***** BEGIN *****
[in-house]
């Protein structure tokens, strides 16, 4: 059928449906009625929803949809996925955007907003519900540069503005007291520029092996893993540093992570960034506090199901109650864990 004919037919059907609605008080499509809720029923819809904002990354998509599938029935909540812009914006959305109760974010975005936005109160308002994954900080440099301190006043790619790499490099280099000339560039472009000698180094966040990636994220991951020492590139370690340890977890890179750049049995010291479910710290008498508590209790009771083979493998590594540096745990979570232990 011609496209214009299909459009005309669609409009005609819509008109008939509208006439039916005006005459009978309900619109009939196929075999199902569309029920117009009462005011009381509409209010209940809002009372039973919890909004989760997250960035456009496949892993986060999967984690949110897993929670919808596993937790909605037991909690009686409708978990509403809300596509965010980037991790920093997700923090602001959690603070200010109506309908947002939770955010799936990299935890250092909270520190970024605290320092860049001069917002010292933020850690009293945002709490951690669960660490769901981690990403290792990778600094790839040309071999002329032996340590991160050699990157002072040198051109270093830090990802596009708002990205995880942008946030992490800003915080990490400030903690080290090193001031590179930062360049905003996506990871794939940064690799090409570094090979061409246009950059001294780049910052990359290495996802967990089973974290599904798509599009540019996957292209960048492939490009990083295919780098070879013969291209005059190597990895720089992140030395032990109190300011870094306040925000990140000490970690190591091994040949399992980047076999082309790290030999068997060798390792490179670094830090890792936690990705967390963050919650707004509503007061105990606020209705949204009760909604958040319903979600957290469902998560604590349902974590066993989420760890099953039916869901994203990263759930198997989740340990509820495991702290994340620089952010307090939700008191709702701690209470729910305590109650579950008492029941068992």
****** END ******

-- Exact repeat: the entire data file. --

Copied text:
[in-house]
């Protein structure tokens, strides 16, 4: 059928449906009625929803949809996925955007907003519900540069503005007291520029092996893993540093992570960034506090199901109650864990 004919037919059907609605008080499509809720029923819809904002990354998509599938029935909540812009914006959305109760974010975005936005109160308002994954900080440099301190006043790619790499490099280099000339560039472009000698180094966040990636994220991951020492590139370690340890977890890179750049049995010291479910710290008498508590209790009771083979493998590594540096745990979570232990 011609496209214009299909459009005309669609409009005609819509008109008939509208006439039916005006005459009978309900619109009939196929075999199902569309029920117009009462005011009381509409209010209940809002009372039973919890909004989760997250960035456009496949892993986060999967984690949110897993929670919808596993937790909605037991909690009686409708978990509403809300596509965010980037991790920093997700923090602001959690603070200010109506309908947002939770955010799936990299935890250092909270520190970024605290320092860049001069917002010292933020850690009293945002709490951690669960660490769901981690990403290792990778600094790839040309071999002329032996340590991160050699990157002072040198051109270093830090990802596009708002990205995880942008946030992490800003915080990490400030903690080290090193001031590179930062360049905003996506990871794939940064690799090409570094090979061409246009950059001294780049910052990359290495996802967990089973974290599904798509599009540019996957292209960048492939490009990083295919780098070879013969291209005059190597990895720089992140030395032990109190300011870094306040925000990140000490970690190591091994040949399992980047076999082309790290030999068997060798390792490179670094830090890792936690990705967390963050919650707004509503007061105990606020209705949204009760909604958040319903979600957290469902998560604590349902974590066993989420760890099953039916869901994203990263759930198997989740340990509820495991702290994340620089952010307090939700008191709702701690209470729910305590109650579950008492029941068992």